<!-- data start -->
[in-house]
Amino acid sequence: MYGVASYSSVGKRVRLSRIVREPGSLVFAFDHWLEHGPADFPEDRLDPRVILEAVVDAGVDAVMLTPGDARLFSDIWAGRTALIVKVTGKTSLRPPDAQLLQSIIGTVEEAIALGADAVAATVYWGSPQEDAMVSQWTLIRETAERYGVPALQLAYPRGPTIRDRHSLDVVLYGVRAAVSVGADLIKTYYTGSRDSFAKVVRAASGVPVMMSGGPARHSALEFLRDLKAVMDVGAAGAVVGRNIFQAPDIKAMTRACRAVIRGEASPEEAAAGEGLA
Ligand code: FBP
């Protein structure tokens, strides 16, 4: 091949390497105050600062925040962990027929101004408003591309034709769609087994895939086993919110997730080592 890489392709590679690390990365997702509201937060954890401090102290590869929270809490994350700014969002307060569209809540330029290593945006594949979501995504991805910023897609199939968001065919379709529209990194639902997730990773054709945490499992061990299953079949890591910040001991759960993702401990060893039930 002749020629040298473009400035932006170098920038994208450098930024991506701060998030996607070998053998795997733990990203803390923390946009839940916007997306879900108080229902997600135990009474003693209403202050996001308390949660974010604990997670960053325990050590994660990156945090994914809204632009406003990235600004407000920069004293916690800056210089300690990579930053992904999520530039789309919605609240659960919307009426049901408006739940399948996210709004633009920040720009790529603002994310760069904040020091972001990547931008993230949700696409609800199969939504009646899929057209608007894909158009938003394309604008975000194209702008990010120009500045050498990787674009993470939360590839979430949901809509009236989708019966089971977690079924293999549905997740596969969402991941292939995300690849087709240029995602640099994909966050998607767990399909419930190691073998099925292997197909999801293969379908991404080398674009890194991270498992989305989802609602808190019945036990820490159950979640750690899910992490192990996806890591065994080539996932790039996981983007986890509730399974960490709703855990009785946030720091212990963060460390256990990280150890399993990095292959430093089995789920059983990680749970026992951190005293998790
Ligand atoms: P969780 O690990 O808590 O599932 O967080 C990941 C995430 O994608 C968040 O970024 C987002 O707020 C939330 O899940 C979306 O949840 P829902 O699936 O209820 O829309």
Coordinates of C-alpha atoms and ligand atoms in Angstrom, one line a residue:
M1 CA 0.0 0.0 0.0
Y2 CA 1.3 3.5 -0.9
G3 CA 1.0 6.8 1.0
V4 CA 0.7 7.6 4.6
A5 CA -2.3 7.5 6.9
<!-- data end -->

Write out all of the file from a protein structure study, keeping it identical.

[in-house]
Amino acid sequence: MYGVASYSSVGKRVRLSRIVREPGSLVFAFDHWLEHGPADFPEDRLDPRVILEAVVDAGVDAVMLTPGDARLFSDIWAGRTALIVKVTGKTSLRPPDAQLLQSIIGTVEEAIALGADAVAATVYWGSPQEDAMVSQWTLIRETAERYGVPALQLAYPRGPTIRDRHSLDVVLYGVRAAVSVGADLIKTYYTGSRDSFAKVVRAASGVPVMMSGGPARHSALEFLRDLKAVMDVGAAGAVVGRNIFQAPDIKAMTRACRAVIRGEASPEEAAAGEGLA
Ligand code: FBP
């Protein structure tokens, strides 16, 4: 091949390497105050600062925040962990027929101004408003591309034709769609087994895939086993919110997730080592 890489392709590679690390990365997702509201937060954890401090102290590869929270809490994350700014969002307060569209809540330029290593945006594949979501995504991805910023897609199939968001065919379709529209990194639902997730990773054709945490499992061990299953079949890591910040001991759960993702401990060893039930 002749020629040298473009400035932006170098920038994208450098930024991506701060998030996607070998053998795997733990990203803390923390946009839940916007997306879900108080229902997600135990009474003693209403202050996001308390949660974010604990997670960053325990050590994660990156945090994914809204632009406003990235600004407000920069004293916690800056210089300690990579930053992904999520530039789309919605609240659960919307009426049901408006739940399948996210709004633009920040720009790529603002994310760069904040020091972001990547931008993230949700696409609800199969939504009646899929057209608007894909158009938003394309604008975000194209702008990010120009500045050498990787674009993470939360590839979430949901809509009236989708019966089971977690079924293999549905997740596969969402991941292939995300690849087709240029995602640099994909966050998607767990399909419930190691073998099925292997197909999801293969379908991404080398674009890194991270498992989305989802609602808190019945036990820490159950979640750690899910992490192990996806890591065994080539996932790039996981983007986890509730399974960490709703855990009785946030720091212990963060460390256990990280150890399993990095292959430093089995789920059983990680749970026992951190005293998790
Ligand atoms: P969780 O690990 O808590 O599932 O967080 C990941 C995430 O994608 C968040 O970024 C987002 O707020 C939330 O899940 C979306 O949840 P829902 O699936 O209820 O829309």
Coordinates of C-alpha atoms and ligand atoms in Angstrom, one line a residue:
M1 CA 0.0 0.0 0.0
Y2 CA 1.3 3.5 -0.9
G3 CA 1.0 6.8 1.0
V4 CA 0.7 7.6 4.6
A5 CA -2.3 7.5 6.9